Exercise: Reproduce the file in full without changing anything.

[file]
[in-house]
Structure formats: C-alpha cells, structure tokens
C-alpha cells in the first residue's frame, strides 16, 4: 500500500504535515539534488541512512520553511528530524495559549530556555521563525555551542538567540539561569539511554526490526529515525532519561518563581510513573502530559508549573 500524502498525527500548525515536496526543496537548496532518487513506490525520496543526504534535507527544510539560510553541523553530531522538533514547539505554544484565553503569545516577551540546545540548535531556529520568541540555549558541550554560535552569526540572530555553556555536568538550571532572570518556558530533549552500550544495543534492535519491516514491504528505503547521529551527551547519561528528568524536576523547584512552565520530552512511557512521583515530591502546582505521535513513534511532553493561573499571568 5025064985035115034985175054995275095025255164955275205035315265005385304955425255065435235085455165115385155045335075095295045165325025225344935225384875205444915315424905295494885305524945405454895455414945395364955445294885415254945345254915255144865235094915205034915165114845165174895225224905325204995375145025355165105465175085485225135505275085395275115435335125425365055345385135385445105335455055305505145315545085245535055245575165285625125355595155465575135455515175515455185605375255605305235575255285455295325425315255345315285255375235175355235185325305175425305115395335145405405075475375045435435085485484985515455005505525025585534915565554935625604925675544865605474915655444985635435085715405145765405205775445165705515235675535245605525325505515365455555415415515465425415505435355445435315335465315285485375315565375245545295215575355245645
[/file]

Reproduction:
[in-house]
Structure formats: C-alpha cells, structure tokens
C-alpha cells in the first residue's frame, strides 16, 4: 500500500504535515539534488541512512520553511528530524495559549530556555521563525555551542538567540539561569539511554526490526529515525532519561518563581510513573502530559508549573 500524502498525527500548525515536496526543496537548496532518487513506490525520496543526504534535507527544510539560510553541523553530531522538533514547539505554544484565553503569545516577551540546545540548535531556529520568541540555549558541550554560535552569526540572530555553556555536568538550571532572570518556558530533549552500550544495543534492535519491516514491504528505503547521529551527551547519561528528568524536576523547584512552565520530552512511557512521583515530591502546582505521535513513534511532553493561573499571568 5025064985035115034985175054995275095025255164955275205035315265005385304955425255065435235085455165115385155045335075095295045165325025225344935225384875205444915315424905295494885305524945405454895455414945395364955445294885415254945345254915255144865235094915205034915165114845165174895225224905325204995375145025355165105465175085485225135505275085395275115435335125425365055345385135385445105335455055305505145315545085245535055245575165285625125355595155465575135455515175515455185605375255605305235575255285455295325425315255345315285255375235175355235185325305175425305115395335145405405075475375045435435085485484985515455005505525025585534915565554935625604925675544865605474915655444985635435085715405145765405205775445165705515235675535245605525325505515365455555415415515465425415505435355445435315335465315285485375315565375245545295215575355245645